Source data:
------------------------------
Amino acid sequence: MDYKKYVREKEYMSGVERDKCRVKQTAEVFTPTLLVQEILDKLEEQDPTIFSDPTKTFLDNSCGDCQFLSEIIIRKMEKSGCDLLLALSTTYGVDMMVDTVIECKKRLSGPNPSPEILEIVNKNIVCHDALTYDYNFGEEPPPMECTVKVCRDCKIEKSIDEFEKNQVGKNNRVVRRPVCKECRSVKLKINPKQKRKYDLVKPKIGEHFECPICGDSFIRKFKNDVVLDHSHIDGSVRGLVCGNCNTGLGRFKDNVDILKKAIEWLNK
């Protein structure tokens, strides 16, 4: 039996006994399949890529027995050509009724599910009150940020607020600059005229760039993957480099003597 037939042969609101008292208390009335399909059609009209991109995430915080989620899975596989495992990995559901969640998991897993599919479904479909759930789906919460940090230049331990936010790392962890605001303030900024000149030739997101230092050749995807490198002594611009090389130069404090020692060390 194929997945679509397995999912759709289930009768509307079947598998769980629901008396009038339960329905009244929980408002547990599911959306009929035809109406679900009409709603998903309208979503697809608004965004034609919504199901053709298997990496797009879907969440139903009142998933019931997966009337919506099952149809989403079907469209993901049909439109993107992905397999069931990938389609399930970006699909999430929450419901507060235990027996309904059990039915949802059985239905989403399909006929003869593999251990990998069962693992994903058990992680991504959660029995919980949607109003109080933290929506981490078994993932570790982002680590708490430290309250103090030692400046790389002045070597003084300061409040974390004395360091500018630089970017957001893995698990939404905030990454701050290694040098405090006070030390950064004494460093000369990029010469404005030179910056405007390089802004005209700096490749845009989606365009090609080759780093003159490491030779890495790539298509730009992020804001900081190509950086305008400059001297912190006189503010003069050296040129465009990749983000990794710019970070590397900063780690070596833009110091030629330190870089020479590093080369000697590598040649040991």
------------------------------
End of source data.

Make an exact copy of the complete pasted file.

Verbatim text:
Amino acid sequence: MDYKKYVREKEYMSGVERDKCRVKQTAEVFTPTLLVQEILDKLEEQDPTIFSDPTKTFLDNSCGDCQFLSEIIIRKMEKSGCDLLLALSTTYGVDMMVDTVIECKKRLSGPNPSPEILEIVNKNIVCHDALTYDYNFGEEPPPMECTVKVCRDCKIEKSIDEFEKNQVGKNNRVVRRPVCKECRSVKLKINPKQKRKYDLVKPKIGEHFECPICGDSFIRKFKNDVVLDHSHIDGSVRGLVCGNCNTGLGRFKDNVDILKKAIEWLNK
């Protein structure tokens, strides 16, 4: 039996006994399949890529027995050509009724599910009150940020607020600059005229760039993957480099003597 037939042969609101008292208390009335399909059609009209991109995430915080989620899975596989495992990995559901969640998991897993599919479904479909759930789906919460940090230049331990936010790392962890605001303030900024000149030739997101230092050749995807490198002594611009090389130069404090020692060390 194929997945679509397995999912759709289930009768509307079947598998769980629901008396009038339960329905009244929980408002547990599911959306009929035809109406679900009409709603998903309208979503697809608004965004034609919504199901053709298997990496797009879907969440139903009142998933019931997966009337919506099952149809989403079907469209993901049909439109993107992905397999069931990938389609399930970006699909999430929450419901507060235990027996309904059990039915949802059985239905989403399909006929003869593999251990990998069962693992994903058990992680991504959660029995919980949607109003109080933290929506981490078994993932570790982002680590708490430290309250103090030692400046790389002045070597003084300061409040974390004395360091500018630089970017957001893995698990939404905030990454701050290694040098405090006070030390950064004494460093000369990029010469404005030179910056405007390089802004005209700096490749845009989606365009090609080759780093003159490491030779890495790539298509730009992020804001900081190509950086305008400059001297912190006189503010003069050296040129465009990749983000990794710019970070590397900063780690070596833009110091030629330190870089020479590093080369000697590598040649040991």